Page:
Fluker's Versatility Creates O-Line Options

The Chargrs have a decision to make with D.J. Fluker: Do they keep him at right tackle or slide him inside to guard? But there is no rush to make that decision. Fluker's versatility gives GM Tom Telesco more options in free agency and the NFL Draft.

It is no secret the Chargers need help on the offensive line. First and foremost, the team must re-sign starting left tackle King Dunlap, who has quietly emerged as the anchor of the offensive line. After that, Telesco will go in search of outside reinforcements.

The search will begin in free agency. There are a few offensive tackles available who could represent major upgrades for the Chargers, including Bryan Bulaga (Green Bay), Michael Roos (Tennessee) and Doug Free (Dallas). Byron Bell (Carolina) could also be a consideration. The Chargers will have to do their homework, as Roos and Free are both coming off injuries, but if healthy they would be surefire starters in San Diego.

If the Chargers sign one of these tackles, they can move Fluker inside to left guard and instantly upgrade two-fifths of the offensive line.

"I think [Fluker] would be a pretty good guard, I really do," Telesco said. "He's a talented player. His future is probably at right tackle or guard."

The other option, of course, is to leave Fluker at tackle and target a guard in free agency. The top name on the market is San Francisco's Mike Iupati, a classic road grader who could provide an instant boost to San Diego's struggling running game. The catch is that Iupati will cost a lot; he will likely become the highest paid guard in league history. Not only that, but the Chargers would have to substantially outbid the 49ers to convince Iupati to relocate.

"It's going to suck if I do go somewhere else," he said. "This is my home. I really want to stay here and I'm sure we'll try to work something out."

Two other free-agent guards that make a lot of sense are Erik Pears (Buffalo) and Daryn Colledge (Miami). If the Chargers sign one of them, it could also impact the future of Chris Watt, who can play guard or center. If San Diego is not convinced Watt is ready to be the everyday center, it could target Colledge's Miami teammate, Samson Satele.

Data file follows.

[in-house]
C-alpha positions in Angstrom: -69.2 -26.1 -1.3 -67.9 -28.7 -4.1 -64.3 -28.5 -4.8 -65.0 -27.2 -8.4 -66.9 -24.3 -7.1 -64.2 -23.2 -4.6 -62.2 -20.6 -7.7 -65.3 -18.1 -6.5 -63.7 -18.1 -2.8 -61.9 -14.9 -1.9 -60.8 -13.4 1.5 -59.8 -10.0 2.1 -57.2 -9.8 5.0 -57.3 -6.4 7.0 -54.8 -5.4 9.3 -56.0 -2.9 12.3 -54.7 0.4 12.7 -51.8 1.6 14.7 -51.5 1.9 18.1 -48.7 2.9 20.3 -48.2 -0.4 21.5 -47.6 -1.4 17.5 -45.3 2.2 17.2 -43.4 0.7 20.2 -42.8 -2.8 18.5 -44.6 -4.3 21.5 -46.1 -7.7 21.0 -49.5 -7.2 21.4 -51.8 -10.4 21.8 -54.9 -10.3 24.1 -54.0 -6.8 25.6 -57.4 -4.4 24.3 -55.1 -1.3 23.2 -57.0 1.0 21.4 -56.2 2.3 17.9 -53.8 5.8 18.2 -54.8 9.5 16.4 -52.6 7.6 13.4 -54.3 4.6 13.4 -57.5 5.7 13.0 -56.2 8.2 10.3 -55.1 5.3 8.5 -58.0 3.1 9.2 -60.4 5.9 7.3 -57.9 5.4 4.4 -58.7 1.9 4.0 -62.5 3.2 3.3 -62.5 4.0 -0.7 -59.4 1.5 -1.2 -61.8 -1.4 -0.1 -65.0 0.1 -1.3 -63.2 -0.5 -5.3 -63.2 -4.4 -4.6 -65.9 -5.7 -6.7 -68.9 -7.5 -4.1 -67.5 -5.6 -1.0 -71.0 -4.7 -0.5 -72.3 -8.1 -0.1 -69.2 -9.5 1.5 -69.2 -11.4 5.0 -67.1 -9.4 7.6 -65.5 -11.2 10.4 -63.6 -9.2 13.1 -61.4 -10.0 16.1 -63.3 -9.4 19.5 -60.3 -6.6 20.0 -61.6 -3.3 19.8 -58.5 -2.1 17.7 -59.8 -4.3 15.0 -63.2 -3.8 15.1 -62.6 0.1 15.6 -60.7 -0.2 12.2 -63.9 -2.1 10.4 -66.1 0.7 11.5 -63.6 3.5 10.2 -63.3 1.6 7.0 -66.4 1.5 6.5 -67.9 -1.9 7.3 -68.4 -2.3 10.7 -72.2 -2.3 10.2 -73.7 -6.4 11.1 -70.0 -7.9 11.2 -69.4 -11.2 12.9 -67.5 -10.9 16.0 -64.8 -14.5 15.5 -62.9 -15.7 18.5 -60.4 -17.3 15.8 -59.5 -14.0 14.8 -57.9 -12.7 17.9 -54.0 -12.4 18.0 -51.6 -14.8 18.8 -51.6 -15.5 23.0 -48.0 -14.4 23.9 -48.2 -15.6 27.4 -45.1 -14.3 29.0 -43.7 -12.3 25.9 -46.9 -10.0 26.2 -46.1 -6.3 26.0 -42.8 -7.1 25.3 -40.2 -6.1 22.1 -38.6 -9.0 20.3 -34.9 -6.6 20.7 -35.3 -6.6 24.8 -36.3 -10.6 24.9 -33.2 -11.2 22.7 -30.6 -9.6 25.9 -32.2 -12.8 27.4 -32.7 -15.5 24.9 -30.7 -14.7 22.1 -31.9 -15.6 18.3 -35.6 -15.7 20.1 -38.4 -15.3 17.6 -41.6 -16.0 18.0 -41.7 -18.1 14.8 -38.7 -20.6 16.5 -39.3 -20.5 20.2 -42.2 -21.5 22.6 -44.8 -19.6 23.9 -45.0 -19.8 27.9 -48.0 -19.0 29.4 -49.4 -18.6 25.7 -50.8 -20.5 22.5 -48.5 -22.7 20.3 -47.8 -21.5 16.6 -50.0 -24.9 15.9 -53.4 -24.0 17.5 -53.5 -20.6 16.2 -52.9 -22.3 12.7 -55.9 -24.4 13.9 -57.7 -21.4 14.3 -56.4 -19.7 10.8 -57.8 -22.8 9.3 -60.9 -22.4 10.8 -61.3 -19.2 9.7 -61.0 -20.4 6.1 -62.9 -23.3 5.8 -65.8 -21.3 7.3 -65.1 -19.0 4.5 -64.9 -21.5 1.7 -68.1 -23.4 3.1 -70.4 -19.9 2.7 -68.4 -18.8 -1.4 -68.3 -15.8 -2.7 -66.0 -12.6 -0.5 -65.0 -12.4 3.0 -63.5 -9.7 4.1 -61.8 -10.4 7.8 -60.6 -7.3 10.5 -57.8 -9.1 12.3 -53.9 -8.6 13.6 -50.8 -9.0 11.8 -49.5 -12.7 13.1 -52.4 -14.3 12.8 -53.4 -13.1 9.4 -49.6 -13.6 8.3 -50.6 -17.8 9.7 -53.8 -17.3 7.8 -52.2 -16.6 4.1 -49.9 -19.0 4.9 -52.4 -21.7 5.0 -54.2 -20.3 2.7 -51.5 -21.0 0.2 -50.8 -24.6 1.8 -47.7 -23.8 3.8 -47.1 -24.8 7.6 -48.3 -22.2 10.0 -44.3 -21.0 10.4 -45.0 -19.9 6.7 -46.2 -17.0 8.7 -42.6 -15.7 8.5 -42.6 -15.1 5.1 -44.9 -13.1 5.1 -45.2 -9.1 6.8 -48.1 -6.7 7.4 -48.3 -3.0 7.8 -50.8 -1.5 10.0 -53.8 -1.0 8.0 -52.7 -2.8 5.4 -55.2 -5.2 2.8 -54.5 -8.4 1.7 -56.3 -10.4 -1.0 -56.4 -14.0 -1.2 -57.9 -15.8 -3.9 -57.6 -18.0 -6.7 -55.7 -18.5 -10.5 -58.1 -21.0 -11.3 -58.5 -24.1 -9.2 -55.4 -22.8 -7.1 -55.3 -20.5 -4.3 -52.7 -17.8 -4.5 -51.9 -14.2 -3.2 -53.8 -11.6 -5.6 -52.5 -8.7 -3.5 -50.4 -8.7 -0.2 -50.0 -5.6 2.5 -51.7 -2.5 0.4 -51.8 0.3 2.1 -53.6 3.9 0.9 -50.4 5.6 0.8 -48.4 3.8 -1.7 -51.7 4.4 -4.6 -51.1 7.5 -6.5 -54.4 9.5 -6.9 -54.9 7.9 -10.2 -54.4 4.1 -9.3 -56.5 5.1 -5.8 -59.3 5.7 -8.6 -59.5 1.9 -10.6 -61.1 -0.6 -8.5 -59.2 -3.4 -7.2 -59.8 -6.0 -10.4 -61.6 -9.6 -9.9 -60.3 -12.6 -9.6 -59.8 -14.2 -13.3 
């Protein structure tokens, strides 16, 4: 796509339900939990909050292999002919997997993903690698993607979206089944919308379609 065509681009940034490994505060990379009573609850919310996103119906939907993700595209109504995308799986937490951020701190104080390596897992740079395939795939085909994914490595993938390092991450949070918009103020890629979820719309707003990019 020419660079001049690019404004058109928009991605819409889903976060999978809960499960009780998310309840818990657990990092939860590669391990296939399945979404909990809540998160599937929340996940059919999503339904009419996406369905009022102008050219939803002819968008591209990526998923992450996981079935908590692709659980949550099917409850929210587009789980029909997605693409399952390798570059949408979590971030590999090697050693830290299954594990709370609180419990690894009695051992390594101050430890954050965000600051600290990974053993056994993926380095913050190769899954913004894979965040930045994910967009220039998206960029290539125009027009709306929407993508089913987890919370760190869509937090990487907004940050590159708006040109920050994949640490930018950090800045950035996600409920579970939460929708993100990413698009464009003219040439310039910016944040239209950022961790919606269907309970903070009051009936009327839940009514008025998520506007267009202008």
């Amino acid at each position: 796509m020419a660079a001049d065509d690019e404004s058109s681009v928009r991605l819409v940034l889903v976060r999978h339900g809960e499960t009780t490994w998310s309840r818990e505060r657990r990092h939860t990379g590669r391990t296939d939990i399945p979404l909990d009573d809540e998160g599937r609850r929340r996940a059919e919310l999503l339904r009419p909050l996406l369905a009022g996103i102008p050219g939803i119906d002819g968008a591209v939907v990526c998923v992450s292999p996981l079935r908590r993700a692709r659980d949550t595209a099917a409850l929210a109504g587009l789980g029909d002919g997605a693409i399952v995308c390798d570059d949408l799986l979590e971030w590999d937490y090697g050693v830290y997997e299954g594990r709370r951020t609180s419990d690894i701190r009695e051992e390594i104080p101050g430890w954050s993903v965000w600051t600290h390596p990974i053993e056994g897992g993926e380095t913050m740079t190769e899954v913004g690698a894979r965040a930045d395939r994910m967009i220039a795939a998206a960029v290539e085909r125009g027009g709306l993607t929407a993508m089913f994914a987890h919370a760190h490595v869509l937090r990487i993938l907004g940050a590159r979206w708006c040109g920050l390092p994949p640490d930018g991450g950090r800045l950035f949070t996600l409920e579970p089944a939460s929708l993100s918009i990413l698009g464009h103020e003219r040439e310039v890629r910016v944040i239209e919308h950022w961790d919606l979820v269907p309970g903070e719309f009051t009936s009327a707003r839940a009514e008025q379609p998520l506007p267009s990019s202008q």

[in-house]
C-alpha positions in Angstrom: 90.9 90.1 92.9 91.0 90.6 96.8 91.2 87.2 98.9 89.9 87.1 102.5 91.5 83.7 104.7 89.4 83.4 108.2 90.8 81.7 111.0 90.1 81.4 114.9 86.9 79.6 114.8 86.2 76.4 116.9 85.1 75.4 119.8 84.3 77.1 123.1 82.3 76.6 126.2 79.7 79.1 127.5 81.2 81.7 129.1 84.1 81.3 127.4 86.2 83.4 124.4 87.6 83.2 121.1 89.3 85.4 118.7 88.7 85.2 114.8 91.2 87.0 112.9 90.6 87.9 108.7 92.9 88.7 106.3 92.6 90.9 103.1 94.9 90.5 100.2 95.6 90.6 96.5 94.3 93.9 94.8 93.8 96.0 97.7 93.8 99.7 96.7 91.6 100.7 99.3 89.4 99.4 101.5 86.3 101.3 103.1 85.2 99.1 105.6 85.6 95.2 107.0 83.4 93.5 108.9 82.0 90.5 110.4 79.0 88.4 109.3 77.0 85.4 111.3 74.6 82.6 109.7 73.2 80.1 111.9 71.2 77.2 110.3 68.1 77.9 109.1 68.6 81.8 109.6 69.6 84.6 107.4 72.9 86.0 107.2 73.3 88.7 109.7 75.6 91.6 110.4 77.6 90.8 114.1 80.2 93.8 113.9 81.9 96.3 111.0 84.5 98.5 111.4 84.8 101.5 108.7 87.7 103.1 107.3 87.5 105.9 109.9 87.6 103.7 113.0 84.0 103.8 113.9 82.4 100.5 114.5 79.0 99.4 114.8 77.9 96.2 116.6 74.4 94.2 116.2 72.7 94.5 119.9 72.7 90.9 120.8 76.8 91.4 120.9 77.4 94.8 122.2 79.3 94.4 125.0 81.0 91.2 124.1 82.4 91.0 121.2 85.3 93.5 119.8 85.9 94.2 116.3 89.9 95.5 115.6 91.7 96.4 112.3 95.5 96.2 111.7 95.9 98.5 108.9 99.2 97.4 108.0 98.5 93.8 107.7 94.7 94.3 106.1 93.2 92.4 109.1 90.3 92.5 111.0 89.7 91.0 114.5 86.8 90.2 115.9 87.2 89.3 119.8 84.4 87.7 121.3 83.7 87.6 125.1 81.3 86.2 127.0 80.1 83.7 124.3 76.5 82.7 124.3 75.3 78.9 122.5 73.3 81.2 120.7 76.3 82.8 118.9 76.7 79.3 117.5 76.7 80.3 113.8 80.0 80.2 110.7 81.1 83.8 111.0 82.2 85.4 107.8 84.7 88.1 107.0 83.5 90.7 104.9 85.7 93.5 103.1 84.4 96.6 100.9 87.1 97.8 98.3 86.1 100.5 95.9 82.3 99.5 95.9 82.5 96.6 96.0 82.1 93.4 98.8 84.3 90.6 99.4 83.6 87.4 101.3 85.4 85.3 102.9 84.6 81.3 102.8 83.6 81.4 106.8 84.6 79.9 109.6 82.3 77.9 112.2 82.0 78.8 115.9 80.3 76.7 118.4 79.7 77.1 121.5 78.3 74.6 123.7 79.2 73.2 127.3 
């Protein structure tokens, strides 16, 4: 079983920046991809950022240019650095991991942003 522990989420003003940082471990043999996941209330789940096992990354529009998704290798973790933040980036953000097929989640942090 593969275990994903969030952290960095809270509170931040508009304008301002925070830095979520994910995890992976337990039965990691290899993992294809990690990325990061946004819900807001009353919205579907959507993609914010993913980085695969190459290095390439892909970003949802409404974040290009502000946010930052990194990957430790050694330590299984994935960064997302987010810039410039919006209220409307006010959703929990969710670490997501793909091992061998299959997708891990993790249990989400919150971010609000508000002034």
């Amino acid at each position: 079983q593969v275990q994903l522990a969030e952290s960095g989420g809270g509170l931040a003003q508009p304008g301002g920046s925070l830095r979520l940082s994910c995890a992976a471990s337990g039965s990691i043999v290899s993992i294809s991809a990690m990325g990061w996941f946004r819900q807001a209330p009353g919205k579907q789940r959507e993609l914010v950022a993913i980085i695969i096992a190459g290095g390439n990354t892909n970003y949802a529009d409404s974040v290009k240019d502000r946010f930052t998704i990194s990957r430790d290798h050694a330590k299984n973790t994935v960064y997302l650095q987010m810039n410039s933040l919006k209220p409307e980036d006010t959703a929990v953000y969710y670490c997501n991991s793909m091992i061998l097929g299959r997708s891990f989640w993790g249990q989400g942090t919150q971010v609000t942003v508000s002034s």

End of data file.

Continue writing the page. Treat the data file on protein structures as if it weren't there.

Said Telesco of Watt: "He can play either guard or center. It's up to us to decide where his best spot is for our team. Those are things we'll talk about this offseason. Some of those things may depend on who's on the offensive line and where."

Whatever offensive line holes the Chargers do not fill in free agency, the team will look to plug in the NFL Draft. The team could address the offensive tackle position as early as the first round, with candidates including Cedric Ogbuehi (Texas A&M), Ereck Flowers (Miami), T.J. Clemmings (Pittsburgh) and La'El Collins (LSU), the latter of whom is similar in style to Fluker.

Guards who could step in and start from Opening Day include Arie Kouandjio (Alabama), A.J. Cann (South Carolina) and the Florida State duo of Josue Matias and Tre Jackson. None of them are likely to make it past the third round, however.

If the Chargers choose to draft a natural center to compete with Watt, options include Hroniss Grasu (Oregon) and Reese Dismukes (Auburn). Another interesting name is Nick Martin, the younger brother of Cowboys 2014 first-round pick Zack Martin and a former college teammate of Watt and Trevor Robinson.

Prospects to watch in the middle rounds include OT Brandon Shell (South Carolina), OG Shaq Mason (Georgia Tech) and C Jake Smith (Louisville).

What is D.J. Fluker's best position? Join the debate inside our new message boards.

Michael Lombardo is a long-time contributor to the Scout.com team. His analysis has been published by the NFL Network, Fox Sports and MySpace Sports. He has followed the Chargers for more than 18 years and covered the team since '03. You can see more of his updates by following him on twitter.

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